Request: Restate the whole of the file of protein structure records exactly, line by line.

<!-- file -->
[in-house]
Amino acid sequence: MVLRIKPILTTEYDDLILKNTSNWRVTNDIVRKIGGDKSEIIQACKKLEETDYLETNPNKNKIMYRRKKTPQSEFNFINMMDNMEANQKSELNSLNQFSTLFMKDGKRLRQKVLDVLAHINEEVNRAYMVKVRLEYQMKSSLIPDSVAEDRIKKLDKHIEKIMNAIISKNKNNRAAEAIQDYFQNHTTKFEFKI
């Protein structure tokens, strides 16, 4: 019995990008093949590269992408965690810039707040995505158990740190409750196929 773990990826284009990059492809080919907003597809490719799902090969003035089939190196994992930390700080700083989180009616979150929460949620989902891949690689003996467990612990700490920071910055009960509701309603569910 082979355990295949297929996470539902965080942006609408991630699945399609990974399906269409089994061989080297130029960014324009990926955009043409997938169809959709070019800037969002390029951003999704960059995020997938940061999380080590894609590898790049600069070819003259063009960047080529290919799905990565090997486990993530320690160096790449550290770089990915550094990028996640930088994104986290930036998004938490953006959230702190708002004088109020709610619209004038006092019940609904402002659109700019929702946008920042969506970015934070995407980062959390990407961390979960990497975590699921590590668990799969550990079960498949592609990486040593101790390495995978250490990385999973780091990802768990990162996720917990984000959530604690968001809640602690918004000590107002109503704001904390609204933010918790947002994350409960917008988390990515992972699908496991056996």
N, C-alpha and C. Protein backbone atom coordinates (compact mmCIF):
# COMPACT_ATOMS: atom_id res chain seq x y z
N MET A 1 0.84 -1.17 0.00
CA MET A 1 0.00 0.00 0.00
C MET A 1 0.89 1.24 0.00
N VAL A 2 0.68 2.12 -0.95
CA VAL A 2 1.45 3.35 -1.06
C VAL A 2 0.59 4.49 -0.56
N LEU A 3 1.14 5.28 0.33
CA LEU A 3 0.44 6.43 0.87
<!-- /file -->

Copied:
[in-house]
Amino acid sequence: MVLRIKPILTTEYDDLILKNTSNWRVTNDIVRKIGGDKSEIIQACKKLEETDYLETNPNKNKIMYRRKKTPQSEFNFINMMDNMEANQKSELNSLNQFSTLFMKDGKRLRQKVLDVLAHINEEVNRAYMVKVRLEYQMKSSLIPDSVAEDRIKKLDKHIEKIMNAIISKNKNNRAAEAIQDYFQNHTTKFEFKI
């Protein structure tokens, strides 16, 4: 019995990008093949590269992408965690810039707040995505158990740190409750196929 773990990826284009990059492809080919907003597809490719799902090969003035089939190196994992930390700080700083989180009616979150929460949620989902891949690689003996467990612990700490920071910055009960509701309603569910 082979355990295949297929996470539902965080942006609408991630699945399609990974399906269409089994061989080297130029960014324009990926955009043409997938169809959709070019800037969002390029951003999704960059995020997938940061999380080590894609590898790049600069070819003259063009960047080529290919799905990565090997486990993530320690160096790449550290770089990915550094990028996640930088994104986290930036998004938490953006959230702190708002004088109020709610619209004038006092019940609904402002659109700019929702946008920042969506970015934070995407980062959390990407961390979960990497975590699921590590668990799969550990079960498949592609990486040593101790390495995978250490990385999973780091990802768990990162996720917990984000959530604690968001809640602690918004000590107002109503704001904390609204933010918790947002994350409960917008988390990515992972699908496991056996």
N, C-alpha and C. Protein backbone atom coordinates (compact mmCIF):
# COMPACT_ATOMS: atom_id res chain seq x y z
N MET A 1 0.84 -1.17 0.00
CA MET A 1 0.00 0.00 0.00
C MET A 1 0.89 1.24 0.00
N VAL A 2 0.68 2.12 -0.95
CA VAL A 2 1.45 3.35 -1.06
C VAL A 2 0.59 4.49 -0.56
N LEU A 3 1.14 5.28 0.33
CA LEU A 3 0.44 6.43 0.87